Weird shell script problem + solution

Yesterday, I installed a fresh Java EE application server to run a test on an application I was working on. The installation of the application server was as simple as unzipping a distribution archive. As with most application servers, the server could be started by running a shell script from the command line. This was all familiar to me, as I already had another instance of the same server installed on my MacBook. However, when I tried to run the script, I got surprised by an error message:

-bash: ./ /bin/sh: bad interpreter: Operation not permitted
Code language: JavaScript (javascript)

First thing I did was checking the permissions for the file:

ls -al -rwxr-xr-x@ 1 bkummel staff 8107 22 mei 2009

At first sight, there was nothing wrong. The file did have execute permissions. But when I compared the file with the one of the other server-instance, I noticed there was an extra @-sign right after the permissions. With the help from Google and two helpful colleagues, I found some information on the internet. It turns out the @-sign indicates that the file has extended attributes. Luckily, one of the articles also points to the `xattr` command, that can be used to read and manipulate the extended attributes. So, I continued by querying what extended attributes my file had:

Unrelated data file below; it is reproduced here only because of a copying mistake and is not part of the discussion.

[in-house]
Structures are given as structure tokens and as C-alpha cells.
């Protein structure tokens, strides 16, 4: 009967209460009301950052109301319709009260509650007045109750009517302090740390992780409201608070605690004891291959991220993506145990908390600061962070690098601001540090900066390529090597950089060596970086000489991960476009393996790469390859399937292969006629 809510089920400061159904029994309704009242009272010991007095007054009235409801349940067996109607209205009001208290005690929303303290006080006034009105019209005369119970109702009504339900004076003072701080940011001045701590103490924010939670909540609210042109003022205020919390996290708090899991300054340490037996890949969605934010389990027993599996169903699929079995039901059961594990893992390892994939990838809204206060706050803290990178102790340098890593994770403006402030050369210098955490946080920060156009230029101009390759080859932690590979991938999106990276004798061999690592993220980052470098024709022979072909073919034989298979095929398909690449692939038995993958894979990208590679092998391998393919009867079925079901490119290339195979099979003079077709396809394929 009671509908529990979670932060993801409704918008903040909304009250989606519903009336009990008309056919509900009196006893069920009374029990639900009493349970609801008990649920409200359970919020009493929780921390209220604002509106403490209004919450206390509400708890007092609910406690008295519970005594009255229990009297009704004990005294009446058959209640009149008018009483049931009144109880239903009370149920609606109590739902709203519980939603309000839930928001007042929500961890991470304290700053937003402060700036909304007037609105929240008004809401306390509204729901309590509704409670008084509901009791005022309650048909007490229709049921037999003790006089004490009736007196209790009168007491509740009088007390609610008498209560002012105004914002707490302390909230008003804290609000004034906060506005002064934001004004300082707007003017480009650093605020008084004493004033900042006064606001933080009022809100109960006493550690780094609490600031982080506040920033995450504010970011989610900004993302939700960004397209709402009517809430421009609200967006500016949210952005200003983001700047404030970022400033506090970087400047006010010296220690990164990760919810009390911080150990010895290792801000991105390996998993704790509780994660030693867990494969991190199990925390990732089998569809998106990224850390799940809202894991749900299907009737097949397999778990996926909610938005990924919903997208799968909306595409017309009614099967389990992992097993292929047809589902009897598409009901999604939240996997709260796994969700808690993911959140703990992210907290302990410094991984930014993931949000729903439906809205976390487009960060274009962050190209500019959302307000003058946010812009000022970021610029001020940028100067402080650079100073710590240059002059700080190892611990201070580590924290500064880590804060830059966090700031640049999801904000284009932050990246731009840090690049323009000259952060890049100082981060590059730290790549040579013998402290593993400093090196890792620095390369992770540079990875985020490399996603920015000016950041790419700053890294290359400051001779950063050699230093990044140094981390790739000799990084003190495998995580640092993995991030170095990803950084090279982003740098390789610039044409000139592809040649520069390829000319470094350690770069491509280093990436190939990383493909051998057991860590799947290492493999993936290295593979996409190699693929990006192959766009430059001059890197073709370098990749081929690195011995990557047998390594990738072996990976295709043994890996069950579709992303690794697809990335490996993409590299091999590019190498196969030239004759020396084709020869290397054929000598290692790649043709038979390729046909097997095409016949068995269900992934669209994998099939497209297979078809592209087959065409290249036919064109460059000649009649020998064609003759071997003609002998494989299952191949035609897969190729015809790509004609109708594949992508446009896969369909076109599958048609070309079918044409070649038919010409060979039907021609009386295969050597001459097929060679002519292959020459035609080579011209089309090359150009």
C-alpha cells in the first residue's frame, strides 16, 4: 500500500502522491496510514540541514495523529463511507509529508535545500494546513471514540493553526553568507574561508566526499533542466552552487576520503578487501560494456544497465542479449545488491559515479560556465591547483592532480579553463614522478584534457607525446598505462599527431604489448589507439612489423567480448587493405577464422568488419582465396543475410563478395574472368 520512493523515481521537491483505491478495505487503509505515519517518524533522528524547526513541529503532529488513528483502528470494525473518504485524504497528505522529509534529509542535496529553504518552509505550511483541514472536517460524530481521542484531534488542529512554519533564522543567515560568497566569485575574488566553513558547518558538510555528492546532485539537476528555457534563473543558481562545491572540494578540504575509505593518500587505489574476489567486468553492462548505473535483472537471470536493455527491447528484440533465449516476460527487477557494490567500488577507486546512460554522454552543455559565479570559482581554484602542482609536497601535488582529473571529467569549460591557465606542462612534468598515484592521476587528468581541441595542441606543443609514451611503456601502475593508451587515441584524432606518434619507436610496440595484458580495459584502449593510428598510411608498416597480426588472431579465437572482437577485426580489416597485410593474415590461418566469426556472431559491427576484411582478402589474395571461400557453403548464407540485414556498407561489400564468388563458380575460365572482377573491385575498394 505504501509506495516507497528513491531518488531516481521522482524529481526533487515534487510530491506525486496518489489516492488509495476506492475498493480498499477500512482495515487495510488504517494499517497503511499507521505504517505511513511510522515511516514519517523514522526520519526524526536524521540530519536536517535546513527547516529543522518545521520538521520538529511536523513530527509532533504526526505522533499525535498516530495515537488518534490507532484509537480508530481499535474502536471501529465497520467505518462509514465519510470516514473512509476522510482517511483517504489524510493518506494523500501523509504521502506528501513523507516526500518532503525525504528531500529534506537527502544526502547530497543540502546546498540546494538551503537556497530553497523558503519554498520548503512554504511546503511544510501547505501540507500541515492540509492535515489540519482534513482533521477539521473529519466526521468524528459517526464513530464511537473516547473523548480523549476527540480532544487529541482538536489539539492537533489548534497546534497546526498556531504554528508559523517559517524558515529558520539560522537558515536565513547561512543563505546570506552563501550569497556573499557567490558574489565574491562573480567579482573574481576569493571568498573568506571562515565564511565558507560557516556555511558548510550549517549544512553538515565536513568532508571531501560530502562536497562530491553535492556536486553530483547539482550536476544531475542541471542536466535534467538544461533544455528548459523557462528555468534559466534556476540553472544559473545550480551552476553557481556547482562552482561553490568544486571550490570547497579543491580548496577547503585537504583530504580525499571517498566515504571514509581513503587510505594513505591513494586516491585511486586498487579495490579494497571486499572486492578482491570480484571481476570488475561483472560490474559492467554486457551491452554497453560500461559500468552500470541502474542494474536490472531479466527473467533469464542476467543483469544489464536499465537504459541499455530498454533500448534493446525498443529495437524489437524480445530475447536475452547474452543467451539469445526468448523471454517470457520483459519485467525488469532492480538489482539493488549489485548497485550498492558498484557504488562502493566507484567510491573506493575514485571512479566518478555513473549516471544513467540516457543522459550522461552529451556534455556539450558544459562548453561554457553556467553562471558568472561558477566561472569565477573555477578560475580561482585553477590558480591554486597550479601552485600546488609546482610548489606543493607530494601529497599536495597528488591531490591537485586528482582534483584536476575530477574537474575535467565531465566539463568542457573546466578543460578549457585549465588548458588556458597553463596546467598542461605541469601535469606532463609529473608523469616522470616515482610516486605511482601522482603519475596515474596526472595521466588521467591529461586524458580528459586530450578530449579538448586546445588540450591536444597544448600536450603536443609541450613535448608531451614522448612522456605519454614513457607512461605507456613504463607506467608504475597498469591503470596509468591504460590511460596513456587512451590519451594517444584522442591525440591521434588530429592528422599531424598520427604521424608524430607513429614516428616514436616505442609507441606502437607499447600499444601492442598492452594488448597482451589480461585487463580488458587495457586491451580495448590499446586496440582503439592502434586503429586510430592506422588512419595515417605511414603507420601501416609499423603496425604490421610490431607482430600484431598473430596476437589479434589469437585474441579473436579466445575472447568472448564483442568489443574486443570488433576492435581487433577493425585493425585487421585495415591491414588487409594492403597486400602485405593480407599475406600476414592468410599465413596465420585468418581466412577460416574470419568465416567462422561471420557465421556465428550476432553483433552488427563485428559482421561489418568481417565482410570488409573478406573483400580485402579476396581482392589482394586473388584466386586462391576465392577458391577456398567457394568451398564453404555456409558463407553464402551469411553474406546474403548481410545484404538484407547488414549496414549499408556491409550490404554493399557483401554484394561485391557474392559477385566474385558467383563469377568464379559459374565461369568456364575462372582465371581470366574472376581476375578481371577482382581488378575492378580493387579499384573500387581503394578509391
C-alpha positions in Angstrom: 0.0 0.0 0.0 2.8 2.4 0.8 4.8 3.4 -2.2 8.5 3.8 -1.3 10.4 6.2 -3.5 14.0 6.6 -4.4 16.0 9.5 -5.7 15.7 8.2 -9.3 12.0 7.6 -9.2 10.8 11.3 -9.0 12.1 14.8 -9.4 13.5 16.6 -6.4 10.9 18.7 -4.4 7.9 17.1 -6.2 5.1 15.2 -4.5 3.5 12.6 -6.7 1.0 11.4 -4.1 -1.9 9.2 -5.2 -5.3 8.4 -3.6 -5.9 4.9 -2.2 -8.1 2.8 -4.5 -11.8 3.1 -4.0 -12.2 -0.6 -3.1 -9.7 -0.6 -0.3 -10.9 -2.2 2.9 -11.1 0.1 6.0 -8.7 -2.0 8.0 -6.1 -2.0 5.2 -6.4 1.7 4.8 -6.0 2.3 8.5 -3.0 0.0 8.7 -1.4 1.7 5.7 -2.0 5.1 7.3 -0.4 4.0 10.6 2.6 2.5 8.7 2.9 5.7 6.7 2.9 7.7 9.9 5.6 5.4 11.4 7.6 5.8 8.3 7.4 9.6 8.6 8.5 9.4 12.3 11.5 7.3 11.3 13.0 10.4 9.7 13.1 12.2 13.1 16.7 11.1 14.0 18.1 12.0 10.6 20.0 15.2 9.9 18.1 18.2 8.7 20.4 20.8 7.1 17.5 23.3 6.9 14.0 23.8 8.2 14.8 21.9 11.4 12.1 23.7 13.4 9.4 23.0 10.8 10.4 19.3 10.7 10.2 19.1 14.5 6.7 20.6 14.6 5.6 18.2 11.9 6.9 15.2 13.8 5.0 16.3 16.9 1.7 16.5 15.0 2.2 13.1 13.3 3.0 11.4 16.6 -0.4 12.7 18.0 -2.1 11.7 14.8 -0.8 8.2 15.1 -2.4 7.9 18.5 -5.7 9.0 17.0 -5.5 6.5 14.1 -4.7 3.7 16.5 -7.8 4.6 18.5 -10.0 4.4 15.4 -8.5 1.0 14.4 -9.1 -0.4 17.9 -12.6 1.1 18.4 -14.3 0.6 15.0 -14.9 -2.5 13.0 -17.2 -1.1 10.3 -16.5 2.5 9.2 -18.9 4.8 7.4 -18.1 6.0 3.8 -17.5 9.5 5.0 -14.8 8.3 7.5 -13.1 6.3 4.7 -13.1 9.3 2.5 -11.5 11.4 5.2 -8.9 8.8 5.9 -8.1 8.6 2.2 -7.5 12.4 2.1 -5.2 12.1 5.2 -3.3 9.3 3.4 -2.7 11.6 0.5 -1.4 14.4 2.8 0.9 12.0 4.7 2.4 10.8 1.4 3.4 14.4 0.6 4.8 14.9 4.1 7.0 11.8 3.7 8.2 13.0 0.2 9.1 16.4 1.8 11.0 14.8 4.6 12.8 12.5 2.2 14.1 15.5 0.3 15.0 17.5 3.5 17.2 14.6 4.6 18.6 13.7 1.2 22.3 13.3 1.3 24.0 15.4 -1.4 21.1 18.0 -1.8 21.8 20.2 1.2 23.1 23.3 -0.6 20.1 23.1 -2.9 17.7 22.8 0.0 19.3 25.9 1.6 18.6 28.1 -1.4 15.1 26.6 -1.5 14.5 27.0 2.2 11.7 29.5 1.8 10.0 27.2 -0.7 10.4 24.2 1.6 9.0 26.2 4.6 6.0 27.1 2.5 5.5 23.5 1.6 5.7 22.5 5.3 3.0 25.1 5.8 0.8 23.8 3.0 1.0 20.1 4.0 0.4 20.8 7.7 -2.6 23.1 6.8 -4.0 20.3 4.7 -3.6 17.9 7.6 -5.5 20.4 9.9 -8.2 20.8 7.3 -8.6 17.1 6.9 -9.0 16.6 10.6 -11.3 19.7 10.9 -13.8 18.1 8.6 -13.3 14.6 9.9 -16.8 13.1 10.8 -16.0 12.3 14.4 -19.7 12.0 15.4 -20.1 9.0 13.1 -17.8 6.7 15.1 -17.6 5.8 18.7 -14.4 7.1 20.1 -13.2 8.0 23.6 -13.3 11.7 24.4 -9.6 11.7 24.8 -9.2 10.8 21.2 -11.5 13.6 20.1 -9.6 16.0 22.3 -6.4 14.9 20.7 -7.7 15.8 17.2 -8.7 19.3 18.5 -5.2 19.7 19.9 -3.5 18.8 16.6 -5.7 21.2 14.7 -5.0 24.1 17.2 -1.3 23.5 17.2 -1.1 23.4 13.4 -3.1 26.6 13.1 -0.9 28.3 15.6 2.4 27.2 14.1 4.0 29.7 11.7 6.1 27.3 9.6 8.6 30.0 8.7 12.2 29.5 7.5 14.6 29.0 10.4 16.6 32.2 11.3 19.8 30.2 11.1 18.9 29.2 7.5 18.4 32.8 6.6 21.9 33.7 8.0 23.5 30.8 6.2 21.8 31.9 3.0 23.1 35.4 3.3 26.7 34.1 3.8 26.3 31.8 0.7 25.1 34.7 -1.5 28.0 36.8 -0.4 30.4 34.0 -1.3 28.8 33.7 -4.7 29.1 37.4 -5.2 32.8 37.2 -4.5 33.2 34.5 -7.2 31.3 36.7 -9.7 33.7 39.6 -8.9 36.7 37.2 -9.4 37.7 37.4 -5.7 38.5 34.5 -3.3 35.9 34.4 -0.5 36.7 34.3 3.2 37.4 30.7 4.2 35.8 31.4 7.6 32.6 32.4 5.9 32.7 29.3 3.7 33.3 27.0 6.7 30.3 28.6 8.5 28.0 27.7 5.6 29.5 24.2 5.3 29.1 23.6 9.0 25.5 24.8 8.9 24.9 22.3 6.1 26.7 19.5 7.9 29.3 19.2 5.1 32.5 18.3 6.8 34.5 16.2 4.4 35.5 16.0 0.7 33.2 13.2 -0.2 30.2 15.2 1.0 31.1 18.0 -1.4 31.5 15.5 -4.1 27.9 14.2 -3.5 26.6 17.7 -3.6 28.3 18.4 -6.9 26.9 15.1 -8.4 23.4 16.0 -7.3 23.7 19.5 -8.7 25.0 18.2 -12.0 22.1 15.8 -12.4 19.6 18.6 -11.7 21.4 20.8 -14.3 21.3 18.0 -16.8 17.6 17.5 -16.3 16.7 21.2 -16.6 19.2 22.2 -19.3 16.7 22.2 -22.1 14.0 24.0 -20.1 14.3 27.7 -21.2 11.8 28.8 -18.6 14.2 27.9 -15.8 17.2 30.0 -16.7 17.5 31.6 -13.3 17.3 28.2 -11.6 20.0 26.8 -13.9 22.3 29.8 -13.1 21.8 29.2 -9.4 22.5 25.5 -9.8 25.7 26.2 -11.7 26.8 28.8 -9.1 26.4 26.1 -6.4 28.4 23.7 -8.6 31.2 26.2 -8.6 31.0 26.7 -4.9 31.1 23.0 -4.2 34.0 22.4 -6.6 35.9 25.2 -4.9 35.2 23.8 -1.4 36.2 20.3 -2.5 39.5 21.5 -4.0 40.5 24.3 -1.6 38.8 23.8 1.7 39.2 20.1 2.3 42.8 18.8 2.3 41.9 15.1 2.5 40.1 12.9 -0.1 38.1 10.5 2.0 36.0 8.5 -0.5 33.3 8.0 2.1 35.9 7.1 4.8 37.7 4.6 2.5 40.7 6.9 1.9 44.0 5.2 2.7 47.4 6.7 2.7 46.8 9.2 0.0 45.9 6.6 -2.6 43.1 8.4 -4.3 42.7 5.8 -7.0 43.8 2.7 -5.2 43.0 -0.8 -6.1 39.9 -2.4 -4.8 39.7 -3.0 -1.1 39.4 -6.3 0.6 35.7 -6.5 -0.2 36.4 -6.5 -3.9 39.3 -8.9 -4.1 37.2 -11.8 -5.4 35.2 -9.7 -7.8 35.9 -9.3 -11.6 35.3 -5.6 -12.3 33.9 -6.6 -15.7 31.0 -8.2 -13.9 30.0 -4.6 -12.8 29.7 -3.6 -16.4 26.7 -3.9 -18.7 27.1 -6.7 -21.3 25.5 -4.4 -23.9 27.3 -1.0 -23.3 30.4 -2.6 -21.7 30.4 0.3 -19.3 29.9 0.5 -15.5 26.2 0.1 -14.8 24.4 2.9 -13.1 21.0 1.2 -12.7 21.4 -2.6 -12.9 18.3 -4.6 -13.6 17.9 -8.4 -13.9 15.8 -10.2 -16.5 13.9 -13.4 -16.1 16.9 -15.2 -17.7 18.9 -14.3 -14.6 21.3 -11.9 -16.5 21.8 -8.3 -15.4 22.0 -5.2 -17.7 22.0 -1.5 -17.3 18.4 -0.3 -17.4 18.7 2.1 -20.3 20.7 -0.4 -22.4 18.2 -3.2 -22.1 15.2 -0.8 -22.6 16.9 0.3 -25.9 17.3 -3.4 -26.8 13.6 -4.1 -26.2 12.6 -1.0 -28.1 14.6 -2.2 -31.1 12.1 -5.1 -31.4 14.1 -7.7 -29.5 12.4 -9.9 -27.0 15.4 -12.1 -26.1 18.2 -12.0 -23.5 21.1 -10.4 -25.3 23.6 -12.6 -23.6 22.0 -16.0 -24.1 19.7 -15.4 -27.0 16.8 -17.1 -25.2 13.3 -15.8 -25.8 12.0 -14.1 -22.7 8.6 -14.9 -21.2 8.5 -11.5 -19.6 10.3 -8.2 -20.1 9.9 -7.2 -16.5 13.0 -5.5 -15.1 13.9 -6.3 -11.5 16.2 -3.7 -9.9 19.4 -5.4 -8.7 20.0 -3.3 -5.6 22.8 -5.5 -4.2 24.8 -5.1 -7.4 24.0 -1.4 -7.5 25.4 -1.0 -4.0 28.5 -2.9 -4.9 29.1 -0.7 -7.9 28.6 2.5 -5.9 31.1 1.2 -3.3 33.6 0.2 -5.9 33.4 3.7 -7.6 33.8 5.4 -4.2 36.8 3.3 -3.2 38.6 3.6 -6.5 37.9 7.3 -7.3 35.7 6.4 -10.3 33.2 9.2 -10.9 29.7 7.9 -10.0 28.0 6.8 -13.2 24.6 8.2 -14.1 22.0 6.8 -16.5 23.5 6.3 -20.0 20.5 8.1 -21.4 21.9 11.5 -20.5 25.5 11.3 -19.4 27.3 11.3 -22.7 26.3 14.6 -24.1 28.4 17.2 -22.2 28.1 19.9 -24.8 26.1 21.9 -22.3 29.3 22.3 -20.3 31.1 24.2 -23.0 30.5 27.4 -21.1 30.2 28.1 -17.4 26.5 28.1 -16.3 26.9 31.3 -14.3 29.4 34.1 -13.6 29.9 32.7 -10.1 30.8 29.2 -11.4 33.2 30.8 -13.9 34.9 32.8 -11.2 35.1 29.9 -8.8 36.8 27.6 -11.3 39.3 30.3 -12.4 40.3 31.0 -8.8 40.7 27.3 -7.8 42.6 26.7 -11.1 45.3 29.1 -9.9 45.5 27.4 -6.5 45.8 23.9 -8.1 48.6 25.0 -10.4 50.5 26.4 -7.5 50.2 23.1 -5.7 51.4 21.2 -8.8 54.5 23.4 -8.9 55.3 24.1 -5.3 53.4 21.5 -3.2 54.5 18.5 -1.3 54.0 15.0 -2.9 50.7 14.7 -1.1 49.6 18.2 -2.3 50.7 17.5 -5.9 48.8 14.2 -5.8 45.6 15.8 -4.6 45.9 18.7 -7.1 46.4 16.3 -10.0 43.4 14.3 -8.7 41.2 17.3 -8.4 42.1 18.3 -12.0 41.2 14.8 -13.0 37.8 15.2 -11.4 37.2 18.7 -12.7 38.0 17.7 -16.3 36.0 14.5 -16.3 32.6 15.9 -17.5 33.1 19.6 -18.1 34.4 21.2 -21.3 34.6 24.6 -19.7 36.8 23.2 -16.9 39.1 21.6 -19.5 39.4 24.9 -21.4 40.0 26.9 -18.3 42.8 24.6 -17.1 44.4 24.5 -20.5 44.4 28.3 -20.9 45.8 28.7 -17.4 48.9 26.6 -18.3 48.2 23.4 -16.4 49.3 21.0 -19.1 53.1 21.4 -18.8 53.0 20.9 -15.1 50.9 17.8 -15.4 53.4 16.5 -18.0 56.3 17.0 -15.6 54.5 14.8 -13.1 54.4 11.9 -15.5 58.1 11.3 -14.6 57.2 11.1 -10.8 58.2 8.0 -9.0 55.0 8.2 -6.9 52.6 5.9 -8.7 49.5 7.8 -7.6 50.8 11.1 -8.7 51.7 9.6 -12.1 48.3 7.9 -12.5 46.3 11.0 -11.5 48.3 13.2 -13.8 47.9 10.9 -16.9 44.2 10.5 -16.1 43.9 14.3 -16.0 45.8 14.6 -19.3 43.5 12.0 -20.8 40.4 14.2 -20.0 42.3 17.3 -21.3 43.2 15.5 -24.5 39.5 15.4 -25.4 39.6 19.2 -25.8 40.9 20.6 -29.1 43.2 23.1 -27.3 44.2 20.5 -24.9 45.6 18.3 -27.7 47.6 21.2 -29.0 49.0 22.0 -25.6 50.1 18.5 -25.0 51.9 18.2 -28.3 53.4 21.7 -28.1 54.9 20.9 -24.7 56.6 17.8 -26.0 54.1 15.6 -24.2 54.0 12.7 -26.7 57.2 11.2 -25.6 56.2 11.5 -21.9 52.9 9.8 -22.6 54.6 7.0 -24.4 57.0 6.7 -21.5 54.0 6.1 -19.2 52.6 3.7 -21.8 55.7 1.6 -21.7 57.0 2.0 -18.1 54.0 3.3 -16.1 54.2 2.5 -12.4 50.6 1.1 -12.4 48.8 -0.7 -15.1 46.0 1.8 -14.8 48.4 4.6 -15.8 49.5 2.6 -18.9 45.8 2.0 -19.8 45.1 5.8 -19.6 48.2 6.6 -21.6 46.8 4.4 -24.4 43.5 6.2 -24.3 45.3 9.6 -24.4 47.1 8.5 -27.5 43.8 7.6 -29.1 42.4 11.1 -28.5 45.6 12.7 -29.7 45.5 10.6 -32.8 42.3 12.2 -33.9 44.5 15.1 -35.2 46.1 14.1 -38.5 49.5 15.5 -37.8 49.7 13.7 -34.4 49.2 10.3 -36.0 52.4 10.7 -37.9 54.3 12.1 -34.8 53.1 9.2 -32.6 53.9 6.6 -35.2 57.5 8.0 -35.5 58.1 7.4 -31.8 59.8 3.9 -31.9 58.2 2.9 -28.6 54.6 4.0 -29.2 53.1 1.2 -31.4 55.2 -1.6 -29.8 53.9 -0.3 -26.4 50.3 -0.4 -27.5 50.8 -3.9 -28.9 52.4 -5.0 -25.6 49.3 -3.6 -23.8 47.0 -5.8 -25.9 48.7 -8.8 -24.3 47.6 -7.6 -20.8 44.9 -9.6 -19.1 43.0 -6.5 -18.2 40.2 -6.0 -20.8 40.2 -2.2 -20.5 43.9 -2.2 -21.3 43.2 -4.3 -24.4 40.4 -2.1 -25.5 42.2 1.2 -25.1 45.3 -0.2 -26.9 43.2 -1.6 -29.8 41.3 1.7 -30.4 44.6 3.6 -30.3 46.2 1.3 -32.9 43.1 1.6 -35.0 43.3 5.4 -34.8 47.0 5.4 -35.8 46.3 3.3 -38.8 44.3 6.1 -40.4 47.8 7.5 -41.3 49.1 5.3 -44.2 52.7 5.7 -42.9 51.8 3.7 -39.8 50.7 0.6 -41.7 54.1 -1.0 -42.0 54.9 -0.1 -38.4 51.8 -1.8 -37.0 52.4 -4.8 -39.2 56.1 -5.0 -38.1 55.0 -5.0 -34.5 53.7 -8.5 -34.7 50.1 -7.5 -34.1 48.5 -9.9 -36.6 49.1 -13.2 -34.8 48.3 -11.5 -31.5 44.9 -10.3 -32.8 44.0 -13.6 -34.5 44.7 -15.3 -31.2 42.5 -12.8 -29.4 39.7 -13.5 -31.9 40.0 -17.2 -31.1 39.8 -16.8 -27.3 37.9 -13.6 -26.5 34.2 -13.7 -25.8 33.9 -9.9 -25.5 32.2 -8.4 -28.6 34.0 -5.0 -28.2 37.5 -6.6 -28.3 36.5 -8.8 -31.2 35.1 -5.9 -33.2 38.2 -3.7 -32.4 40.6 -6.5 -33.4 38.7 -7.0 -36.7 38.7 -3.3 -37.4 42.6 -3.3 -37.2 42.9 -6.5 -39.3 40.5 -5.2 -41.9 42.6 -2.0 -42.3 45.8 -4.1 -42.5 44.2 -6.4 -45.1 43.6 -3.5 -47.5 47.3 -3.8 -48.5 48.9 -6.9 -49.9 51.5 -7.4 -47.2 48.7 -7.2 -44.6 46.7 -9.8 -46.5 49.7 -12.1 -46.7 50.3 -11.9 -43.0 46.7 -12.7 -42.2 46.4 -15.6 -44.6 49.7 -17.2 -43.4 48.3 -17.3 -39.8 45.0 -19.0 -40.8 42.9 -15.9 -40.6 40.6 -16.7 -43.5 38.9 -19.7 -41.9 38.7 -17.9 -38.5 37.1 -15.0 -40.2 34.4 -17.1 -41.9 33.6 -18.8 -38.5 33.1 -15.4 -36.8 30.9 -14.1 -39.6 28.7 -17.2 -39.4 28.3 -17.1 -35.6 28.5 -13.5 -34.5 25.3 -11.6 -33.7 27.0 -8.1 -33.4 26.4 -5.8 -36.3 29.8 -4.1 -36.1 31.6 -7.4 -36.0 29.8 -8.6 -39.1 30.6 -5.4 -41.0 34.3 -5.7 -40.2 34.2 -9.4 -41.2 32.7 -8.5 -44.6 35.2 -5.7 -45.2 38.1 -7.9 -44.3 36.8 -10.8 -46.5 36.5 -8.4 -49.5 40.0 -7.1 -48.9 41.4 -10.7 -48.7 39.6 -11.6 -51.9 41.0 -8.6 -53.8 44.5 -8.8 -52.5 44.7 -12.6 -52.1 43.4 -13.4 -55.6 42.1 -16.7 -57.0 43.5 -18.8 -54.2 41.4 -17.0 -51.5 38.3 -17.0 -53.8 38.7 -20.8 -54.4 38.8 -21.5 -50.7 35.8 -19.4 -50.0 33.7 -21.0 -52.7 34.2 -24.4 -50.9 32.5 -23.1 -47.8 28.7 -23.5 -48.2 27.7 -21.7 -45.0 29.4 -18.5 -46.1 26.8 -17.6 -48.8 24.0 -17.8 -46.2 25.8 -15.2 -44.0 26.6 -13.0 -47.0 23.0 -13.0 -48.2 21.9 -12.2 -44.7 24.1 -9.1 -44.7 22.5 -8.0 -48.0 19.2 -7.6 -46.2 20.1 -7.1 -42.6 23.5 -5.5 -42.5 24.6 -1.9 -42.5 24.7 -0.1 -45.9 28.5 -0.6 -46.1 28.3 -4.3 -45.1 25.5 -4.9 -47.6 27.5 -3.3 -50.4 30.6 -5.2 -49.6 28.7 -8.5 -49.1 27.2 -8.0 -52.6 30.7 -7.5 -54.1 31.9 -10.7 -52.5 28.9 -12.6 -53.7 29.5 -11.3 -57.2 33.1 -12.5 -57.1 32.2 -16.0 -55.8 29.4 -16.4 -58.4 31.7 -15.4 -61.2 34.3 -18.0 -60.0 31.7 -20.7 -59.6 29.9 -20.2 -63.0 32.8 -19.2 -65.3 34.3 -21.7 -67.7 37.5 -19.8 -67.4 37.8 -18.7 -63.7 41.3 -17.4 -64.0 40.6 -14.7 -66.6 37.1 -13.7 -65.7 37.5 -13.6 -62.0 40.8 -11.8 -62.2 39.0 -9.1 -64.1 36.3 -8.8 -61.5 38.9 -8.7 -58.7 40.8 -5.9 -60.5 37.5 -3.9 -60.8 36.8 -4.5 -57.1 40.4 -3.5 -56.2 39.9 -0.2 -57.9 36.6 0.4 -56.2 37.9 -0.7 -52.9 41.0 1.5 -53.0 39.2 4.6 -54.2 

xattr -l 0006;4f8d509d;Google\;D9C08949-17F6-44CE-8937-36DB935B50A1|

Now I got a clue! This is probably the mechanism that normally causes those “Xyz is an application downloaded from the internet. Are you sure you want to open it?”-dialogs to appear. And apparently on the command line the effect is the error message printed before. So instead of just clicking the “open” button in the dialog, I had to find a way to remove this extended attribute. Luckily, that’s not too complicated:

xattr -d
Code language: CSS (css)

Now the attribute is deleted and the script runs without problems. So in case you ever encounter a mysteriously not running script, don’t forget to check for extended attributes!

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